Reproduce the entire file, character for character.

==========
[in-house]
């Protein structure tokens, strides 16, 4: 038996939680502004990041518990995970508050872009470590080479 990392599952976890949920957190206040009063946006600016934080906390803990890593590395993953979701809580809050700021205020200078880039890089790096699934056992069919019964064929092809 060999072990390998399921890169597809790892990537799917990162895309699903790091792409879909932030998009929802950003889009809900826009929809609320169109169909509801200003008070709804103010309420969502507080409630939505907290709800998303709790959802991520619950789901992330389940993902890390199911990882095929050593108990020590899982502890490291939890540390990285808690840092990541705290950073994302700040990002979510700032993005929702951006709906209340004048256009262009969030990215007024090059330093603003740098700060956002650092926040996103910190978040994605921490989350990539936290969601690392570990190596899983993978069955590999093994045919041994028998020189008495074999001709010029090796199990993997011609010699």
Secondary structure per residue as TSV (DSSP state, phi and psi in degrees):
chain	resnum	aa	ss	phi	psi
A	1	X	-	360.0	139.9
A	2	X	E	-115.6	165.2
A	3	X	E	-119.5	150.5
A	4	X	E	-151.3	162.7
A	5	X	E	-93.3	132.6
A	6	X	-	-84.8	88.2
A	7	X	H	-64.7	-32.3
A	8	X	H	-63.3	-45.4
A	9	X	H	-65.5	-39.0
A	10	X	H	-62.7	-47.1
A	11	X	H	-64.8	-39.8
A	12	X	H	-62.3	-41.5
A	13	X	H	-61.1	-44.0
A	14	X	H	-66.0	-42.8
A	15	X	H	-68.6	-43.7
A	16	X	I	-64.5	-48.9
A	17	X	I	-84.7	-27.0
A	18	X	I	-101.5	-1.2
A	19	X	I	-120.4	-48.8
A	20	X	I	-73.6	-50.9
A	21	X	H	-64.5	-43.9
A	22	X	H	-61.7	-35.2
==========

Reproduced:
[in-house]
């Protein structure tokens, strides 16, 4: 038996939680502004990041518990995970508050872009470590080479 990392599952976890949920957190206040009063946006600016934080906390803990890593590395993953979701809580809050700021205020200078880039890089790096699934056992069919019964064929092809 060999072990390998399921890169597809790892990537799917990162895309699903790091792409879909932030998009929802950003889009809900826009929809609320169109169909509801200003008070709804103010309420969502507080409630939505907290709800998303709790959802991520619950789901992330389940993902890390199911990882095929050593108990020590899982502890490291939890540390990285808690840092990541705290950073994302700040990002979510700032993005929702951006709906209340004048256009262009969030990215007024090059330093603003740098700060956002650092926040996103910190978040994605921490989350990539936290969601690392570990190596899983993978069955590999093994045919041994028998020189008495074999001709010029090796199990993997011609010699």
Secondary structure per residue as TSV (DSSP state, phi and psi in degrees):
chain	resnum	aa	ss	phi	psi
A	1	X	-	360.0	139.9
A	2	X	E	-115.6	165.2
A	3	X	E	-119.5	150.5
A	4	X	E	-151.3	162.7
A	5	X	E	-93.3	132.6
A	6	X	-	-84.8	88.2
A	7	X	H	-64.7	-32.3
A	8	X	H	-63.3	-45.4
A	9	X	H	-65.5	-39.0
A	10	X	H	-62.7	-47.1
A	11	X	H	-64.8	-39.8
A	12	X	H	-62.3	-41.5
A	13	X	H	-61.1	-44.0
A	14	X	H	-66.0	-42.8
A	15	X	H	-68.6	-43.7
A	16	X	I	-64.5	-48.9
A	17	X	I	-84.7	-27.0
A	18	X	I	-101.5	-1.2
A	19	X	I	-120.4	-48.8
A	20	X	I	-73.6	-50.9
A	21	X	H	-64.5	-43.9
A	22	X	H	-61.7	-35.2